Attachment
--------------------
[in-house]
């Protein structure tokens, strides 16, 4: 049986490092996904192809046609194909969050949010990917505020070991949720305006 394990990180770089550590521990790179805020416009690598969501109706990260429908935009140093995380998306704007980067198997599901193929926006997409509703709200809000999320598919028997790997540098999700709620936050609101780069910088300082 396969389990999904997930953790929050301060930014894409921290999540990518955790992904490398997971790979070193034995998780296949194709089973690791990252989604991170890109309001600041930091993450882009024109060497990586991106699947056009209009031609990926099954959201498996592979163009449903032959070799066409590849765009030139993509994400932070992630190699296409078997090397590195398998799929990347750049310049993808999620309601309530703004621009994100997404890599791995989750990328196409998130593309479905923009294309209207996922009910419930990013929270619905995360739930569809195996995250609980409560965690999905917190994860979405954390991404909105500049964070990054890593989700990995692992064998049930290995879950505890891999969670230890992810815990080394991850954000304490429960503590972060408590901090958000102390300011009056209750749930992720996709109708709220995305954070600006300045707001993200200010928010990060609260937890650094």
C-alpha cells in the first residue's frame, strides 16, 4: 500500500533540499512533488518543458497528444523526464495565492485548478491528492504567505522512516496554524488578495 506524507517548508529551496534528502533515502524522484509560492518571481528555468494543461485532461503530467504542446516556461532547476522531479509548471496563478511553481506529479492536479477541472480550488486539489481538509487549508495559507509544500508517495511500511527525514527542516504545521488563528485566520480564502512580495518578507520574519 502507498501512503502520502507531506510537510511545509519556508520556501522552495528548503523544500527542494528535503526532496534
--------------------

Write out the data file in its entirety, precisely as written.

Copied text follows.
[in-house]
């Protein structure tokens, strides 16, 4: 049986490092996904192809046609194909969050949010990917505020070991949720305006 394990990180770089550590521990790179805020416009690598969501109706990260429908935009140093995380998306704007980067198997599901193929926006997409509703709200809000999320598919028997790997540098999700709620936050609101780069910088300082 396969389990999904997930953790929050301060930014894409921290999540990518955790992904490398997971790979070193034995998780296949194709089973690791990252989604991170890109309001600041930091993450882009024109060497990586991106699947056009209009031609990926099954959201498996592979163009449903032959070799066409590849765009030139993509994400932070992630190699296409078997090397590195398998799929990347750049310049993808999620309601309530703004621009994100997404890599791995989750990328196409998130593309479905923009294309209207996922009910419930990013929270619905995360739930569809195996995250609980409560965690999905917190994860979405954390991404909105500049964070990054890593989700990995692992064998049930290995879950505890891999969670230890992810815990080394991850954000304490429960503590972060408590901090958000102390300011009056209750749930992720996709109708709220995305954070600006300045707001993200200010928010990060609260937890650094």
C-alpha cells in the first residue's frame, strides 16, 4: 500500500533540499512533488518543458497528444523526464495565492485548478491528492504567505522512516496554524488578495 506524507517548508529551496534528502533515502524522484509560492518571481528555468494543461485532461503530467504542446516556461532547476522531479509548471496563478511553481506529479492536479477541472480550488486539489481538509487549508495559507509544500508517495511500511527525514527542516504545521488563528485566520480564502512580495518578507520574519 502507498501512503502520502507531506510537510511545509519556508520556501522552495528548503523544500527542494528535503526532496534